BAD AXE — The same local official who advocated for a moratorium on wind energy projects in December 2014 says it’s now time to permanently halt wind development in Huron County.
The county has 328 wind turbines, more than in any other county in the state. Known plans could push the number to 500 and beyond this year.
“Maybe it’s time to say ‘No more,’ ” Commissioner John Nugent said Tuesday.
He said he was hesitant to bring the subject up, but suggested setting a cap on the amount of wind turbines in Huron County.
It’s not a new idea. Last fall, Commissioner Clark Elftman said 484 turbines is “enough.”
“We’ve done our part for the state of Michigan,” Elftman later told the Tribune. “I’m not anti-wind, I’m not pro-wind. But 500’s enough. I’ve always felt that way.”
Locals for years have talked of a looming “saturation point” for wind turbines. The maximum amount of turbines the county could hold is largely dependent on the amount of leased property in the county, Building and Zoning Director Jeff Smith previously said. Officials and residents have pinned the range anywhere from 500 to 1,000 or more.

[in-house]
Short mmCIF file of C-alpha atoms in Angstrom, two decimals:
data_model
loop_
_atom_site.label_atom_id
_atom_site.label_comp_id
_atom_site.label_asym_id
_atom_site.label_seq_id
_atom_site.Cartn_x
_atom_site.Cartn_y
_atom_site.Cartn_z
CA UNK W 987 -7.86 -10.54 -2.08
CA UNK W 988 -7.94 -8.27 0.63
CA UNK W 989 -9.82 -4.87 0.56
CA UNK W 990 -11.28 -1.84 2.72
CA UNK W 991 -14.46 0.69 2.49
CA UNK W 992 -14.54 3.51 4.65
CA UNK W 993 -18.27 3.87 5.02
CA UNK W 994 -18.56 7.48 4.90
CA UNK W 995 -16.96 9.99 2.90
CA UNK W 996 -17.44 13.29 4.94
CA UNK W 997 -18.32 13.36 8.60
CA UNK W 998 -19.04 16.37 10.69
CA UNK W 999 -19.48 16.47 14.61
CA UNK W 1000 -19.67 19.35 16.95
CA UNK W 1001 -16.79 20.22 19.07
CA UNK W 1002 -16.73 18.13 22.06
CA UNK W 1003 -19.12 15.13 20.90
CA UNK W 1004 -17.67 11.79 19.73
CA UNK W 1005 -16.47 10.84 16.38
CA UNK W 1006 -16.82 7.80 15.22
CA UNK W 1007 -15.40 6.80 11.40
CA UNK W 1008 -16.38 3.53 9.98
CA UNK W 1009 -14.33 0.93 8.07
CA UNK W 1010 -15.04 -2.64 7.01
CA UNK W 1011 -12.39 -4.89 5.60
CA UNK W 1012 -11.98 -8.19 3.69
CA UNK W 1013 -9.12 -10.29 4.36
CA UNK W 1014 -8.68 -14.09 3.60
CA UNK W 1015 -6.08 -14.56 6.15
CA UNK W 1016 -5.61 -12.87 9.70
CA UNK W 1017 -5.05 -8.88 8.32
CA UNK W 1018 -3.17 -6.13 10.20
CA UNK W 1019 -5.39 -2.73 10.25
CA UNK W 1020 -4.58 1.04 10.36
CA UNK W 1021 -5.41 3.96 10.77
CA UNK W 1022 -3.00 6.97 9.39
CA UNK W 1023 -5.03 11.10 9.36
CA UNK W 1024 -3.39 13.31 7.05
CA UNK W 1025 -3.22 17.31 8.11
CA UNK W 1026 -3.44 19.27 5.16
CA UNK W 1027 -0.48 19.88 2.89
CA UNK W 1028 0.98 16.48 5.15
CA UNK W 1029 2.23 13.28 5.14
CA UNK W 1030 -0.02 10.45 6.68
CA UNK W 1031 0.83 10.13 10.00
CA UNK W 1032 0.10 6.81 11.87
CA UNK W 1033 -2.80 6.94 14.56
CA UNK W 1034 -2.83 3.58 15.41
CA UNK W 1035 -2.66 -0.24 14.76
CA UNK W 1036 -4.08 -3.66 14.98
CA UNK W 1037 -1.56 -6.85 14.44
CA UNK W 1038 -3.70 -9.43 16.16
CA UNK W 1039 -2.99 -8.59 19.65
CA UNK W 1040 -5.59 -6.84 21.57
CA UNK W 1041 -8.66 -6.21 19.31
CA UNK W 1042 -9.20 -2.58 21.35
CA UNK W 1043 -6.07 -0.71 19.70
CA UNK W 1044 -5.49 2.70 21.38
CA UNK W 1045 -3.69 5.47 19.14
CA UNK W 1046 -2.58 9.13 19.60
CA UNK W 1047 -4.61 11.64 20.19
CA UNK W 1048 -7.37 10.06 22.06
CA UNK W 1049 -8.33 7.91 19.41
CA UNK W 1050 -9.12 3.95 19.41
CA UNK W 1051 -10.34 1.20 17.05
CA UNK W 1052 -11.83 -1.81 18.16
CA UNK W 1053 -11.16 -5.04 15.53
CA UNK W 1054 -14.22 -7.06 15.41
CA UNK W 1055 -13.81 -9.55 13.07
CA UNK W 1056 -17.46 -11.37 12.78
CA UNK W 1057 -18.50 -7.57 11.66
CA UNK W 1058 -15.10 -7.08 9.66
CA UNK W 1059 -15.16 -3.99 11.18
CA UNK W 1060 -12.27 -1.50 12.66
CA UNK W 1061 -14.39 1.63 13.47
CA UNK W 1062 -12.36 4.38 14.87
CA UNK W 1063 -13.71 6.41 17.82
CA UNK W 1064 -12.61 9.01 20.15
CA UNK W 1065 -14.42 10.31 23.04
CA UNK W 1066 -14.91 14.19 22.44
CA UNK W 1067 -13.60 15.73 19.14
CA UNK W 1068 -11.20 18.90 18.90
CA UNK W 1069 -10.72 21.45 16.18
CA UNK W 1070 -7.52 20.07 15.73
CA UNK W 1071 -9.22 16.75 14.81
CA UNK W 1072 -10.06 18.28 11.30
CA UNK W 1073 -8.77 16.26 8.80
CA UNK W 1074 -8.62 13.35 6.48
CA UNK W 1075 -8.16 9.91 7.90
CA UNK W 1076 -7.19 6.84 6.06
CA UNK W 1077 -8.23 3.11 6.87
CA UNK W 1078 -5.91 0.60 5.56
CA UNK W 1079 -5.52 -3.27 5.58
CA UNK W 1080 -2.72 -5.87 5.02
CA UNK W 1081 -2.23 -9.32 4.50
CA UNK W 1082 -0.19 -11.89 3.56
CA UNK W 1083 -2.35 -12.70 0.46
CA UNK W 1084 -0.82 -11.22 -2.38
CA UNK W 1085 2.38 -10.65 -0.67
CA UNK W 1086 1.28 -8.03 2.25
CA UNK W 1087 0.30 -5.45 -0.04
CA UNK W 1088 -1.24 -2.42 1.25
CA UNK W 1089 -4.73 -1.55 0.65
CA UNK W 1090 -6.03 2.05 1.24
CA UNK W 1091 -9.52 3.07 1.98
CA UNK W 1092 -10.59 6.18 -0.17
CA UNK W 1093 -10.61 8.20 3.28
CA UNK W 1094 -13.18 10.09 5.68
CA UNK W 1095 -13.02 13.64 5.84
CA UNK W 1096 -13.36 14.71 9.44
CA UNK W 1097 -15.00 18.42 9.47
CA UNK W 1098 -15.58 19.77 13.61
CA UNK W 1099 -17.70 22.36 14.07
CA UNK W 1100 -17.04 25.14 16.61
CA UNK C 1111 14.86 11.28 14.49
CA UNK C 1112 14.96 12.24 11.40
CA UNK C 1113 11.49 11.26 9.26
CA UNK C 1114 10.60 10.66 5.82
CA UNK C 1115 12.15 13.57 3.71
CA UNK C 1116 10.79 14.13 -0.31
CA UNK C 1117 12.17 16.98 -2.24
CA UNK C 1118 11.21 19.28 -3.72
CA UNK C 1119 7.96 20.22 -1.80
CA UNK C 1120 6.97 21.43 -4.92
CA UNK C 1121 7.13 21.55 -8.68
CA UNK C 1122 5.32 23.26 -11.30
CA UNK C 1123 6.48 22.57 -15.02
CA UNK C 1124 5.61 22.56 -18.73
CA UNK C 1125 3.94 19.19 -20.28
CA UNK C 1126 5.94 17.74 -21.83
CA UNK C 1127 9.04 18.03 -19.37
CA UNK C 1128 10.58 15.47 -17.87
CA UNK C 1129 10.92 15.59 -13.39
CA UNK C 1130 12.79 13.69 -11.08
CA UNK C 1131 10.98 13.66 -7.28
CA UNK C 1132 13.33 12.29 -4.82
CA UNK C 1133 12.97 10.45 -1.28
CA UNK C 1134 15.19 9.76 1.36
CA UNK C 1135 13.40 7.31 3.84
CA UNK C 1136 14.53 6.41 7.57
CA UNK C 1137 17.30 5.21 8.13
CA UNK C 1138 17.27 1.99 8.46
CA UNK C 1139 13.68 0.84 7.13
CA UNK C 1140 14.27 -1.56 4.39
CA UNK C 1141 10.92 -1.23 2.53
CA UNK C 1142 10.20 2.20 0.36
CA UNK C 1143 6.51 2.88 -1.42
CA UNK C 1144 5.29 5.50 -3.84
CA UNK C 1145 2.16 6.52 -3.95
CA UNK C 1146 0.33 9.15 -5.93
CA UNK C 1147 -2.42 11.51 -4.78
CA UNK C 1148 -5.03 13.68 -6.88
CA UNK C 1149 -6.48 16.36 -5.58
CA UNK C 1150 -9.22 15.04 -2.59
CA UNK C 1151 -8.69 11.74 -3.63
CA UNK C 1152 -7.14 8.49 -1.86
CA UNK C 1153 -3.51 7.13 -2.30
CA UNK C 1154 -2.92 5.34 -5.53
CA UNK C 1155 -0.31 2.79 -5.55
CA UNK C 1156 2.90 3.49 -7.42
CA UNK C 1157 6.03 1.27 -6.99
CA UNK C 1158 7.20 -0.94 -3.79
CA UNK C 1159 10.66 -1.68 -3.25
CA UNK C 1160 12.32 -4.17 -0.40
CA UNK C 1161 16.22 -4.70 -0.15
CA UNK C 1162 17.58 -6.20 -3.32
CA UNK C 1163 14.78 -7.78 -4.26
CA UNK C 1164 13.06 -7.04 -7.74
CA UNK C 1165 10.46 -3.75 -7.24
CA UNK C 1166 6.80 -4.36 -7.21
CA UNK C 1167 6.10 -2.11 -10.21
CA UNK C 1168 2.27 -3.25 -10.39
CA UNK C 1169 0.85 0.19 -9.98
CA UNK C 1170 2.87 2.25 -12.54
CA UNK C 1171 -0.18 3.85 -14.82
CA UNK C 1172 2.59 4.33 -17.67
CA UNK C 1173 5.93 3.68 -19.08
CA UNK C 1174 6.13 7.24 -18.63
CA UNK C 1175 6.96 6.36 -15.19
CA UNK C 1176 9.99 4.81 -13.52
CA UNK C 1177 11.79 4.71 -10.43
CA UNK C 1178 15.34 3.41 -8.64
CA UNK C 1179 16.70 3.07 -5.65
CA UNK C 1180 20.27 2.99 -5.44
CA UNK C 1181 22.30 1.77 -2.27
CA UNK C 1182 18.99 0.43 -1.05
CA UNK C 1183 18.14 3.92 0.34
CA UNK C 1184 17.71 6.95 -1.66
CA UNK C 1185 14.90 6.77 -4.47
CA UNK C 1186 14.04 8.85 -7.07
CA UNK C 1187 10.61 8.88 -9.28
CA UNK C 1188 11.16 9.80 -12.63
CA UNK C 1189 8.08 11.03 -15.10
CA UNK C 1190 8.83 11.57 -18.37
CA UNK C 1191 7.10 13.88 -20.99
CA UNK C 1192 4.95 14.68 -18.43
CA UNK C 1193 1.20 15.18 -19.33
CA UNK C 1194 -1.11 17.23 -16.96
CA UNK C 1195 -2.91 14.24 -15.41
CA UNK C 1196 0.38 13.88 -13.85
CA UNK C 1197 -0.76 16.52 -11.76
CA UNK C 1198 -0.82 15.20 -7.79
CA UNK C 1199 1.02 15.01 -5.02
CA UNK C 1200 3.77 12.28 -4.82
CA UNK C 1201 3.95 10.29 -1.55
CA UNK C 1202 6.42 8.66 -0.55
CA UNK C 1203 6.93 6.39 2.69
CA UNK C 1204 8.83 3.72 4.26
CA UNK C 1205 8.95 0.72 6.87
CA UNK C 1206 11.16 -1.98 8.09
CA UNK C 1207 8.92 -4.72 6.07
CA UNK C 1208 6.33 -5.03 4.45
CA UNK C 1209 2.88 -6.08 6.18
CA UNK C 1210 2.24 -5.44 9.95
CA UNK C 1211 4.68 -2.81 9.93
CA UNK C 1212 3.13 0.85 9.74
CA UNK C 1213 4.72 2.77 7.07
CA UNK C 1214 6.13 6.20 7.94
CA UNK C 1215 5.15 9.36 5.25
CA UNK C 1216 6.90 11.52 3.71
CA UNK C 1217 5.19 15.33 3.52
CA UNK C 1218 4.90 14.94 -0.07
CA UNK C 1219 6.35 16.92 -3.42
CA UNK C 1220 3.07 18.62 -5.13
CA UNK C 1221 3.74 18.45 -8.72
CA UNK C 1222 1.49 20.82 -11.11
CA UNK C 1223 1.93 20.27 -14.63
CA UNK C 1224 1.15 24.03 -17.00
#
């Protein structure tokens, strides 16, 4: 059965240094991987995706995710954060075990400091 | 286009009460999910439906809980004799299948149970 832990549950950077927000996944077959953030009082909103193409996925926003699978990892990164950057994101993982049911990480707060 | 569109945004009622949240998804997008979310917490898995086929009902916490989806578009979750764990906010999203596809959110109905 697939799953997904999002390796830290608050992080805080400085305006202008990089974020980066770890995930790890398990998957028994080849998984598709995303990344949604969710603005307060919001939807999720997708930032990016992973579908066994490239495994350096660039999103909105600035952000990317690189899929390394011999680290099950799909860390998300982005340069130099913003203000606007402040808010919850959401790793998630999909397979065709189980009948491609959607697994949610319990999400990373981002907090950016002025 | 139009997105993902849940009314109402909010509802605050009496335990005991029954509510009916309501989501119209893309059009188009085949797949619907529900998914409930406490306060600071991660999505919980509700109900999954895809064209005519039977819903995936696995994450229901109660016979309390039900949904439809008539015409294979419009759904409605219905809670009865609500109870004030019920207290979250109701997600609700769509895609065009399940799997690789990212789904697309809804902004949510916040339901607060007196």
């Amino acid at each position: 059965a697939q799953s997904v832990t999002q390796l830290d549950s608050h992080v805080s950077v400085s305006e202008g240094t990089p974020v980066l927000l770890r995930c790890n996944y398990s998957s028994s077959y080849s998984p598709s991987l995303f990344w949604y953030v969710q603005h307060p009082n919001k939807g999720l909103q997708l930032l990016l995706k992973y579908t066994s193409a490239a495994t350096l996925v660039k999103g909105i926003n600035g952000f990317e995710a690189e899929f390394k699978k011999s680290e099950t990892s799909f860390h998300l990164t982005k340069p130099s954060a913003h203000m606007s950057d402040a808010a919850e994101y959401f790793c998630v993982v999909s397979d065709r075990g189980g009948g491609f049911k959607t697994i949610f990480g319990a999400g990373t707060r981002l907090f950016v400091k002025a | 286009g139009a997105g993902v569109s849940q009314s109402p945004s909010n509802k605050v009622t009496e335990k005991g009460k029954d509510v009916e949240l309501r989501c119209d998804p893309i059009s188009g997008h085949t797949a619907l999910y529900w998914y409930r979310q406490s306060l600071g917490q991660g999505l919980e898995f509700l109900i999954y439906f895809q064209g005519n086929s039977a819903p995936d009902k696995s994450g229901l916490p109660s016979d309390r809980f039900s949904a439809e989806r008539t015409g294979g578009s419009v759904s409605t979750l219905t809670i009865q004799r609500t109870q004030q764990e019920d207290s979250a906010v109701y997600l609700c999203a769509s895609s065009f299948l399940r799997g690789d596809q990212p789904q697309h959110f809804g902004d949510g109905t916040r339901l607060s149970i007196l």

“I think we’re saturated,” Nugent said Tuesday.
Of Huron’s 28 townships, it’s easier to count the ones that don’t have turbines or aren’t set to get some. Meade, Verona and Paris townships are the only ones inland without. The handful of other townships that don’t have turbines abut shorelines.
Still, hundreds of landowners wanting turbines continue to sign leases with wind developers.
Aside from a clean, renewable energy source that could power thousands of homes, developers say wind energy projects generate millions in tax revenue for the county, preserve farmland and bring jobs to the community.
A public hearing is set for 7 p.m. March 30 for the county’s newest wind project planned by DTE Energy, spanning more than 20,000 acres in four townships.
At the same time, DTE plans to start building its Pinnebog Wind Park on 13,000 acres in Oliver, Chandler and Colfax townships this spring. It would add 30 turbines.
Canada-based Algonquin Power & Utilities says it expects to start erecting 72 turbines in northeastern Huron County this summer.
Traverse City-based Heritage Energy is adding 15 turbines in eastern Huron County and says it is ahead of schedule and expects turbine deliveries by mid-June.